Macwan and another student rolled the mixture into balls and coated each with shredded coconut. Then we got to taste them. The khajur burfi’s buttery, toasted flavor had me reaching for seconds (and, admittedly – thirds).

Modern Techniques With Traditional Roots

Hariyali marinade

Macwan then demonstrated how to make a hariyali marinade. Her sous chef, Juliana Torres, helped prepare the marinade’s ingredients. I noted Torres’s technique of rolling the lemons on the counter before juicing them. The marinade also contained lots of fresh cilantro and mint, which makes it especially well-suited for summer meals. Harilayi is the Hindi word for “greenery,” a reference to its bright green hue.

While Macwan’s recipes are rooted in traditional Indian cuisine, most of them have been modernized. By using a Vitamix blender, Macwan was able to reduce preparation and cooking time without sacrificing flavor. With a blender, home cooks don’t need perfect knife skills either, since all the ingredients are pureed.

Macwan suggested we use a blender at home to prepare the hariyali. Then, we can freeze a large batch and divvy it into small portions inside an ice cube tray. The marinade contains a special spice blend Macwan jokingly dubbed, “Chet’s Chix Mix,” telling us that it’s ideal for quick, weeknight chicken or seafood meals.

Hariyali marinade with chicken breast

We ate the marinade over chicken breast. A versatile blend, Macwan suggested other ways to enjoy it at home. She recommended serving the hariyali with chicken wrapped inside Naan bread and topped with garlic chutney and yogurt.

“You can almost eat it like a gyro,” Macwan elaborates. The marinade also works well with paneer, a popular Indian cheese.

Hariyali and chicken breast

Learning the Secret to Great Indian Cuisine: Oil & Spice

Chef Macwan’s Indian spices

I was relieved to still have room in my stomach for more food. We still had two dishes to make. Next up was lamb and pea keehma, a ground meat dish that can be eaten with rice or used as a filling for savory Indian pastries called samosas.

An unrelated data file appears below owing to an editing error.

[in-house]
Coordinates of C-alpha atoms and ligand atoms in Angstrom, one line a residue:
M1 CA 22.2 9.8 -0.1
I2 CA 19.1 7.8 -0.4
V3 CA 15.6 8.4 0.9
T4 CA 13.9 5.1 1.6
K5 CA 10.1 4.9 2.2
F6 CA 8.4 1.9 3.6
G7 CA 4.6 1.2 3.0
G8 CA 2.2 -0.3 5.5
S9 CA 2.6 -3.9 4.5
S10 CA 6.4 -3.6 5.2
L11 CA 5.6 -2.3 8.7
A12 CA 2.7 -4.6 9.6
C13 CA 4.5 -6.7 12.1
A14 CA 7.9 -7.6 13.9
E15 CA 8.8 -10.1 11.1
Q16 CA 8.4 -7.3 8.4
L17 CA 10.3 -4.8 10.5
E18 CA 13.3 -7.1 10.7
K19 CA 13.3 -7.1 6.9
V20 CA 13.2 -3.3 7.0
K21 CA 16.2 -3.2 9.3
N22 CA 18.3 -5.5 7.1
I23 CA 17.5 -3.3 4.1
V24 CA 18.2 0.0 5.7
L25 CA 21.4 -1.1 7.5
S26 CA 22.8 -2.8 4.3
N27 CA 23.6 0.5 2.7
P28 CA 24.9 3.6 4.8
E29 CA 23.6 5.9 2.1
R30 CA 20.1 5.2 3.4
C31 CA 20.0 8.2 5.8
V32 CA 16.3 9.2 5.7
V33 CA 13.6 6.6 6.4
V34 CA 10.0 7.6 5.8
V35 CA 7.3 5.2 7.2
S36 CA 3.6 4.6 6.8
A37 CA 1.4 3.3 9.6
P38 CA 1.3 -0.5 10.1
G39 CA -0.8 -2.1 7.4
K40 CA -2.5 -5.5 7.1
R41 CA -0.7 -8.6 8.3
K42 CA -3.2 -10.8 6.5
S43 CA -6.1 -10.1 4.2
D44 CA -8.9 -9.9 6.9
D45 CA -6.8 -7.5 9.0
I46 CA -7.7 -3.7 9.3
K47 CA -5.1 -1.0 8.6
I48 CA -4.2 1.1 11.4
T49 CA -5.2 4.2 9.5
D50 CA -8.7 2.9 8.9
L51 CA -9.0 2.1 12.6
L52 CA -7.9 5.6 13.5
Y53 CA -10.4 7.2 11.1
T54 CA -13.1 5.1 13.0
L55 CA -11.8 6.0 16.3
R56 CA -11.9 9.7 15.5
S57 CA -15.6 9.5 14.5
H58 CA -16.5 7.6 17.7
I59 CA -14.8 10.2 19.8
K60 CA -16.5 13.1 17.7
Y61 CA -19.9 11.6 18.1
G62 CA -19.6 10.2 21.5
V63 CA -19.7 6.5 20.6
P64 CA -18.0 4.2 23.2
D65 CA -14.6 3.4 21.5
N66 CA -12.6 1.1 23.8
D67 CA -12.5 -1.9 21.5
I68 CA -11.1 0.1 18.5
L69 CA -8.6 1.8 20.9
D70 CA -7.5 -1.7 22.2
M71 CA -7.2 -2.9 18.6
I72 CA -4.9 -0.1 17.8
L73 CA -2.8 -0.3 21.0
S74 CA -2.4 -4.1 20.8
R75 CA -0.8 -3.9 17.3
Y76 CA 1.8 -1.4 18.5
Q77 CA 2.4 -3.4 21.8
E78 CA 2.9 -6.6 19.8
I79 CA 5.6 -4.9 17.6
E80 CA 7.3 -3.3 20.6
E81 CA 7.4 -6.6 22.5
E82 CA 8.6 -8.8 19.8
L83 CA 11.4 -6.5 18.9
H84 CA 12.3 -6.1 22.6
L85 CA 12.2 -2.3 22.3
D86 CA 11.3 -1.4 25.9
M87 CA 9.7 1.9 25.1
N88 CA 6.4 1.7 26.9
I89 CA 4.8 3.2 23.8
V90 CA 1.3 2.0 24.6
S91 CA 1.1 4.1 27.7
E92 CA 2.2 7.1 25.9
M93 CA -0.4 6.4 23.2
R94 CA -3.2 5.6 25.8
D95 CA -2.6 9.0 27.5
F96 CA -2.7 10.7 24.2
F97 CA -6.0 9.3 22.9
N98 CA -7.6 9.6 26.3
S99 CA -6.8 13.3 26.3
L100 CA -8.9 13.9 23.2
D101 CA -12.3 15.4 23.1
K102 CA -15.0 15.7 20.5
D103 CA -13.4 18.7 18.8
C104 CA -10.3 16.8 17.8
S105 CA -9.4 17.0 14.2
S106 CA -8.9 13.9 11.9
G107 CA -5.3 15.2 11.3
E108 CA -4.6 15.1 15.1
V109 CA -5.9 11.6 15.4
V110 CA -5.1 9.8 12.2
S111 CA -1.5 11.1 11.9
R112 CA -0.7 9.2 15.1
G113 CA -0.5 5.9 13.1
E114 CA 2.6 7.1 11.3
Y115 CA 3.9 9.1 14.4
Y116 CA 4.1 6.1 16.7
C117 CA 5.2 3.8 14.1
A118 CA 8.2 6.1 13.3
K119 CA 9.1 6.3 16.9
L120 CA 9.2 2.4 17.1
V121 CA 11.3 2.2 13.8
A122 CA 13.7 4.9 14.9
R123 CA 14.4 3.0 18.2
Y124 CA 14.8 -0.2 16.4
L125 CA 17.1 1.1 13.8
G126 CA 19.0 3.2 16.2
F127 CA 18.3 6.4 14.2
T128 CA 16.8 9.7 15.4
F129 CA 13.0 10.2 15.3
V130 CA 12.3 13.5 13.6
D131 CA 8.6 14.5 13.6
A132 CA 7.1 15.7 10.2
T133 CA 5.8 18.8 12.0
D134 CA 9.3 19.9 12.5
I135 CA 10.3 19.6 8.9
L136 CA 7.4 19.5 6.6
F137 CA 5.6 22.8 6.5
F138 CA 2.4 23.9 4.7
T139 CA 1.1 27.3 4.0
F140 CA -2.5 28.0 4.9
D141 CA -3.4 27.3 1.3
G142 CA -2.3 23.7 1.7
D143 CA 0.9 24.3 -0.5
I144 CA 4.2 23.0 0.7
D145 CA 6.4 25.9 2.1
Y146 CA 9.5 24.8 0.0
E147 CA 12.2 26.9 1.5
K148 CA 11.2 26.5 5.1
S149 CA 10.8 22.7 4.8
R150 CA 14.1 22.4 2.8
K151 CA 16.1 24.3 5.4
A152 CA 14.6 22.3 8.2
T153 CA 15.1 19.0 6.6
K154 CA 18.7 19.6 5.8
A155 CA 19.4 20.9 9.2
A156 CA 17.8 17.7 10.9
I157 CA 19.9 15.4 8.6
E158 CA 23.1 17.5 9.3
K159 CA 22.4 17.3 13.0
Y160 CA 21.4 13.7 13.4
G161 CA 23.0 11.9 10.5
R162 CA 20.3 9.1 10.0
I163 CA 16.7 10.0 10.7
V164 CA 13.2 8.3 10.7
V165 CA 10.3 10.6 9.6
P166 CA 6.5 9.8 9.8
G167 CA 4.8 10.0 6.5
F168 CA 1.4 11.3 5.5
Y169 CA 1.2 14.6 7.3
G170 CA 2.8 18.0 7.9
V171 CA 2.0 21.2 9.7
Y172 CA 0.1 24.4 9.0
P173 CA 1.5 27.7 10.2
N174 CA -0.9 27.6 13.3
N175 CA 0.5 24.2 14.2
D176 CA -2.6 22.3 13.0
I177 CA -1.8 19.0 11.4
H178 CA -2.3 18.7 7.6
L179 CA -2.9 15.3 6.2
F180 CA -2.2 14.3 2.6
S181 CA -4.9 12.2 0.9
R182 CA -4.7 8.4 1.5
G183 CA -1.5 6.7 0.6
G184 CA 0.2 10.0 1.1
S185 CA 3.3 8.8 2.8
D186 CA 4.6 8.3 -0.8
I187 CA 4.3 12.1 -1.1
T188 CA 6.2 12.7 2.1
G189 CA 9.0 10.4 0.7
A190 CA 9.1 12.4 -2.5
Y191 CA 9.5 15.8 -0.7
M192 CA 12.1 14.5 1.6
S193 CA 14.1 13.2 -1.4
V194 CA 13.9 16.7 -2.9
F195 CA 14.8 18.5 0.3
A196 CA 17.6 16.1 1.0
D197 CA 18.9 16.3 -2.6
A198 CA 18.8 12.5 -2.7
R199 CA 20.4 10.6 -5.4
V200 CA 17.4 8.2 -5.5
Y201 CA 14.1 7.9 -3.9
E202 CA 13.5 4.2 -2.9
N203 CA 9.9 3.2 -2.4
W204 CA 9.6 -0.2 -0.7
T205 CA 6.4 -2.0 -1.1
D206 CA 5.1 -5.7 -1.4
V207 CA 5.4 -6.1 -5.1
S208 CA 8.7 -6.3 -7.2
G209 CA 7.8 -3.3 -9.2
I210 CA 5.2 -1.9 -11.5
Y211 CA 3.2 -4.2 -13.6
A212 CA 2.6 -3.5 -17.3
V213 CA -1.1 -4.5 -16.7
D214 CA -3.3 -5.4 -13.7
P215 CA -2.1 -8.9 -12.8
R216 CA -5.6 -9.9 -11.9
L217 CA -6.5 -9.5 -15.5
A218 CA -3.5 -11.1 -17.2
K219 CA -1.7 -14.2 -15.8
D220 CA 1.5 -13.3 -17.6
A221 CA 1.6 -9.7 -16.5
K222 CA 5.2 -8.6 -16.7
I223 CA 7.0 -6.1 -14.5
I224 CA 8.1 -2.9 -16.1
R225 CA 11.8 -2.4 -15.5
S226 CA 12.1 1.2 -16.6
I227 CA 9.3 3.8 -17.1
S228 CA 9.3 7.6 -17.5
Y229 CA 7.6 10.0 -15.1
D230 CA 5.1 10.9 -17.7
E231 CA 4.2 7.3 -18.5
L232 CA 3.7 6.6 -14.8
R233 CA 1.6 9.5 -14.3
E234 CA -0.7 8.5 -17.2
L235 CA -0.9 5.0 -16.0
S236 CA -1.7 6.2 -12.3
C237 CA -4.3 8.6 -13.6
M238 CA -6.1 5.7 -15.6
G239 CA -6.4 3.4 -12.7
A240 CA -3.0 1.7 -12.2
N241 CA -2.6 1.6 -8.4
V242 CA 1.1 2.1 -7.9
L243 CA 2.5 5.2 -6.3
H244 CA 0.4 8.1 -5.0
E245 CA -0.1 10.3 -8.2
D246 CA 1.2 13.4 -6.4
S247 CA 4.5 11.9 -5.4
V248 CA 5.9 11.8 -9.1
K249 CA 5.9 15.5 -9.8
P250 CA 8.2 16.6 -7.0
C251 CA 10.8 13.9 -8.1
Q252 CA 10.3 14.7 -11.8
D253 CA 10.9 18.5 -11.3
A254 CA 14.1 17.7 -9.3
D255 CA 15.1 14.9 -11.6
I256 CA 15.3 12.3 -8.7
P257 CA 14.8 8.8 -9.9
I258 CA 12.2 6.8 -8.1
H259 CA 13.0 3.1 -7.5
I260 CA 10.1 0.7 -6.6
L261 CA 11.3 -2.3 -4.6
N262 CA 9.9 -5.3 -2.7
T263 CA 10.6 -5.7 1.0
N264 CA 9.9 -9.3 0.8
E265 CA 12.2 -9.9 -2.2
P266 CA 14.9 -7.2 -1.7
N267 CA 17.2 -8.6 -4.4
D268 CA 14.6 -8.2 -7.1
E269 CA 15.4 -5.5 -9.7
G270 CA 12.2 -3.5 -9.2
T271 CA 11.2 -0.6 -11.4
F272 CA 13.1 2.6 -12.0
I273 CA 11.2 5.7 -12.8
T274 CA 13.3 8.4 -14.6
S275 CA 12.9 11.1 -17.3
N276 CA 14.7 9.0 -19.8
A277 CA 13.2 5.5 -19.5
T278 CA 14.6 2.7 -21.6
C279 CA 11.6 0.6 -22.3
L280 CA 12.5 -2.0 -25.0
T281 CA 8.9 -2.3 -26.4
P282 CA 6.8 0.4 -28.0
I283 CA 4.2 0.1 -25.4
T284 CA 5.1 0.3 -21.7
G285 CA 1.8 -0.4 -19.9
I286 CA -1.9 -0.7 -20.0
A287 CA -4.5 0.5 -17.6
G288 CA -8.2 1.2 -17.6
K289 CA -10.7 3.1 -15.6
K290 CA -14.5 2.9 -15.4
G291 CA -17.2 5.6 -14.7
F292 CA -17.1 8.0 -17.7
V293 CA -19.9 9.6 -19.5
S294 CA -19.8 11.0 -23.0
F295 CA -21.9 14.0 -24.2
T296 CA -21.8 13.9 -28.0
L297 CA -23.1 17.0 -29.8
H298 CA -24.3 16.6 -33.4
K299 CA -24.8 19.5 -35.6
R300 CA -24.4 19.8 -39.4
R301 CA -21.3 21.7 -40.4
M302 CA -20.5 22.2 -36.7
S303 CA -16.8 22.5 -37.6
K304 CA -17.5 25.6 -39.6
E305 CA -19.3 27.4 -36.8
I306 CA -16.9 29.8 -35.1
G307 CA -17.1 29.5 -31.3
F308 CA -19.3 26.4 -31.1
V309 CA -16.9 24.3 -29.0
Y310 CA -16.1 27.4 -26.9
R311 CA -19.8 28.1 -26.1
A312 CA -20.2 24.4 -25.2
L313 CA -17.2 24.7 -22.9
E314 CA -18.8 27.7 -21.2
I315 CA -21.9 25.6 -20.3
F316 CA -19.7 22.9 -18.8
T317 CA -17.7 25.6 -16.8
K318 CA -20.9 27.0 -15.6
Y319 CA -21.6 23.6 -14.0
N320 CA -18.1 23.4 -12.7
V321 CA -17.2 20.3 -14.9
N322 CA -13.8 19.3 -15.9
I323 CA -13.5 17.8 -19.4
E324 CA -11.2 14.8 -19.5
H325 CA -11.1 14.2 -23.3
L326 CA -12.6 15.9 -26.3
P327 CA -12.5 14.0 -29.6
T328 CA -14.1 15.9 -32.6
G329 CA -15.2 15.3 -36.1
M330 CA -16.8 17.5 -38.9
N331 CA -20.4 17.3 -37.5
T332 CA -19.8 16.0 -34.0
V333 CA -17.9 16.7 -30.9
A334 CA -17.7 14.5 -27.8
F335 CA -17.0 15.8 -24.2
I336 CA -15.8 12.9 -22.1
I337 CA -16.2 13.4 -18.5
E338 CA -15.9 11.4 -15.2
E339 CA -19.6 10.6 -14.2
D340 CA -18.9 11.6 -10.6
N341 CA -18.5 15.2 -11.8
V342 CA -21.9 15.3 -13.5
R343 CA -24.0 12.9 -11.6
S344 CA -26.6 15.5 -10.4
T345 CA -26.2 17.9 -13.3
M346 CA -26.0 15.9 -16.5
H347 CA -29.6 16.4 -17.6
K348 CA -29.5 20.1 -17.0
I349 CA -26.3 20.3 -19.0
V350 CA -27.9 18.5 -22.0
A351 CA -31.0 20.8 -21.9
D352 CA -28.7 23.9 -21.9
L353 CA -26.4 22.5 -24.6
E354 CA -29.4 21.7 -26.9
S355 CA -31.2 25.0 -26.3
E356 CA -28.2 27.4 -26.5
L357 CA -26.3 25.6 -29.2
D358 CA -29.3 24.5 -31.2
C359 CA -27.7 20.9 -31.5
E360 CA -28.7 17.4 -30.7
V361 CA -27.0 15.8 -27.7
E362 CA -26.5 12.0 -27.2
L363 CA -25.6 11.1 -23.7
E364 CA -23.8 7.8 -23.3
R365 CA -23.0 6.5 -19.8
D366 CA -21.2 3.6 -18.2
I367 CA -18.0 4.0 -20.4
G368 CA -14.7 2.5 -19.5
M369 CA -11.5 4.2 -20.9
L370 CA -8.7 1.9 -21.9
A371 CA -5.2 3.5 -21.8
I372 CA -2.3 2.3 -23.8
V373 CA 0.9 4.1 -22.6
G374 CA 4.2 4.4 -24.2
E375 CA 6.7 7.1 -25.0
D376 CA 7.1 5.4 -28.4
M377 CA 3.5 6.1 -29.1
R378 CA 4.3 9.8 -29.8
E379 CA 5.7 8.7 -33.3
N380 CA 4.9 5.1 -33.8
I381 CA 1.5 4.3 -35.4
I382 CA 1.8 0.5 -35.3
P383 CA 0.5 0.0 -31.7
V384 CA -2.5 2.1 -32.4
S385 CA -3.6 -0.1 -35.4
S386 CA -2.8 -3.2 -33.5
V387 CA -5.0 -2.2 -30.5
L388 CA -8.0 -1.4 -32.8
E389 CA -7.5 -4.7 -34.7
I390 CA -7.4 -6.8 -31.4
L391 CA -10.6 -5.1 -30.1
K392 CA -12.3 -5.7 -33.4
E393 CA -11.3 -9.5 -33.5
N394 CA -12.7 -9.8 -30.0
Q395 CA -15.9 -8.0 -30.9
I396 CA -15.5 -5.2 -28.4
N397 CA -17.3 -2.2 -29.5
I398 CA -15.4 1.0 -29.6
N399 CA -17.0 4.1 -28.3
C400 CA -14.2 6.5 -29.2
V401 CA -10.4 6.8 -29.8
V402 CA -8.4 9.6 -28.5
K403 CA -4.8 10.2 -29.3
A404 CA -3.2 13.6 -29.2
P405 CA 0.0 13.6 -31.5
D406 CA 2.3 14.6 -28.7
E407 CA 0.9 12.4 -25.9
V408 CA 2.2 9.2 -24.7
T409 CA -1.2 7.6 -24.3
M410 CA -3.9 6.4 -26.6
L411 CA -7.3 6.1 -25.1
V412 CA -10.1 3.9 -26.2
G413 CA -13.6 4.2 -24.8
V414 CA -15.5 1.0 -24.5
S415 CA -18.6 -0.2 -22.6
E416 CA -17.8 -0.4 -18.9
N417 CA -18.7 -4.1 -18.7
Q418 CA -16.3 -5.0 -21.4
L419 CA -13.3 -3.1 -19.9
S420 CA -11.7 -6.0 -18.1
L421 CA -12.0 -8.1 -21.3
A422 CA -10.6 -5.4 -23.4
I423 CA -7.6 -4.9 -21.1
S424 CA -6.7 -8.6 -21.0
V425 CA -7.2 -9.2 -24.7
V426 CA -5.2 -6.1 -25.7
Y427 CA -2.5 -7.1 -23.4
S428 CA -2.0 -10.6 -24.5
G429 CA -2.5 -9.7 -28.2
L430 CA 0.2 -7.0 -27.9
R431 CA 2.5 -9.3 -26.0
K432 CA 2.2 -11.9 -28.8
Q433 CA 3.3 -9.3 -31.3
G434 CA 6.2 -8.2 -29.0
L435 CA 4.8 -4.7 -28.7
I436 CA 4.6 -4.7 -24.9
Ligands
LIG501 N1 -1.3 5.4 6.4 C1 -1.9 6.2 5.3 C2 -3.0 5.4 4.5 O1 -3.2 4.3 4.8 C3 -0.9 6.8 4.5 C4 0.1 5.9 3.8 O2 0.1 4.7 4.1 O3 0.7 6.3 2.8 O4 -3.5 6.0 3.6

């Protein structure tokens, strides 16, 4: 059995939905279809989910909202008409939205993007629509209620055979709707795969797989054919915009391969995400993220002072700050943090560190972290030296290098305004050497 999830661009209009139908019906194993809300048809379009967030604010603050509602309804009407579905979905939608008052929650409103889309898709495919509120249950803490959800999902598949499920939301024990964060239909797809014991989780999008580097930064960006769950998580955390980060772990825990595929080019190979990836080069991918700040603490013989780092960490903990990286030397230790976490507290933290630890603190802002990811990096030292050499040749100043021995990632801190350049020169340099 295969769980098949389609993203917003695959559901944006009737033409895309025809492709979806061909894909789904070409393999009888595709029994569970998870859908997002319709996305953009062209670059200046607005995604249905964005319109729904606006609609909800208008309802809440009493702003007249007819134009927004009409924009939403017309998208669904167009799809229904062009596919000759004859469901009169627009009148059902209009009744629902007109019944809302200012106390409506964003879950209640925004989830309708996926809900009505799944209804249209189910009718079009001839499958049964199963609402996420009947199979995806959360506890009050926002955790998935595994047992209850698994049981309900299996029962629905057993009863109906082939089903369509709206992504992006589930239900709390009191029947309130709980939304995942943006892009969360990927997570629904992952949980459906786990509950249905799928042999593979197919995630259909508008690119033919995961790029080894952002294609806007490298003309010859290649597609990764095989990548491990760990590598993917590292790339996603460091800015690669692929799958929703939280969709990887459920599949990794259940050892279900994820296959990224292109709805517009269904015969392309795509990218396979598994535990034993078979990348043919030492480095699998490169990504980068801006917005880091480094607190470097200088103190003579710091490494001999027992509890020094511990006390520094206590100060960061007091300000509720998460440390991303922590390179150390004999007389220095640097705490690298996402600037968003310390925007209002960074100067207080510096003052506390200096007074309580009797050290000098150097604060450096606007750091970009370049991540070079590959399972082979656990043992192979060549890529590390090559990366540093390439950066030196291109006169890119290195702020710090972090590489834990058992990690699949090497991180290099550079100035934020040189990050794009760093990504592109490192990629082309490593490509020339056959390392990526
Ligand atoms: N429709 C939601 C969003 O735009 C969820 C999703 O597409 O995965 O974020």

Simmering ingredients for lamb & pea keehma

As Macwan started to make the kheema, she stressed the importance of frying Indian spices in oil at the start of a recipe. While I’ve made my own version of Indian cuisine at home, I had never added my spices at the beginning as she did. Of everything I learned on Saturday, this technique fascinated me the most.

“Flavoring that oil is really key,” Macwan says. Infusing the spices with the oil ensures a dish with a consistent flavor throughout, as the seasoned oil seeps into every bite.


“Flavoring that oil is really key,” Macwan says.

“Pasta-Style” Basmati Rice With Aromatics

Aromatics (cinnamon sticks, star anise, and cloves) for cooking basmati rice

As we cooked, Torres prepared the basmati rice. Macwan had instructed her to cook the rice using a technique she calls “pasta style.” Rather than cooking the rice in a covered pot with a specific ratio of water to rice, Macwan allows her rice to simmer in an uncovered pot filled to the brim with water.

On the top of the water, she adds Indian aromatics like cinnamon sticks, star anise, and cloves. After she checks the rice to ensure its doneness, she removes the aromatics from the pot. (See Macwan’s blog post on “pasta style” rice.)

With the rice ready to be eaten, we started cooking our final dish: chicken makhani. Makhani is the Indian word for “butter,” appropriately named for the multiple sticks of butter it contains. Traditionally, makhani simmers on low for several hours with tandoori-style meat. This “low and slow” method of cooking allows the ingredients to integrate into one smooth-textured gravy.

But Macwan uses a blender to prepare her makhani, allowing the ingredients to fully combine before being cooked on the stove. By modernizing the dish’s preparation, Macwan reduces the cook time to 34-45 minutes. The shorter cook time makes the recipe much more accessible to novice home chefs like myself.

Chicken Tikha Masala Versus Chicken Makhani: The Distinction

To make a smooth makhani gravy, ingredients are either simmered for several hours or pureed in a blender before cooking

As she cooked, Macwan explained the difference between chicken makhani and another popular Indian dish: chicken tikha masala. Whereas makhani gravy is smooth, tikha masala contains chunks of vegetables like bell pepper and onion. While makhani also contains pepper and onion, all the ingredients are integrated into the gravy. (Macwan joked that makhani is a perfect dish for her young son, who doesn’t like to see any of the vegetables he’s eating.)

Traditional makhani contains yogurt, but Macwan prefers to use heavy cream. The cream mellows the gravy, resulting in a lighter dish. Jaggery, an Indian-style brown sugar with a molasses-like flavor, adds a hint of sweetness to the makhani.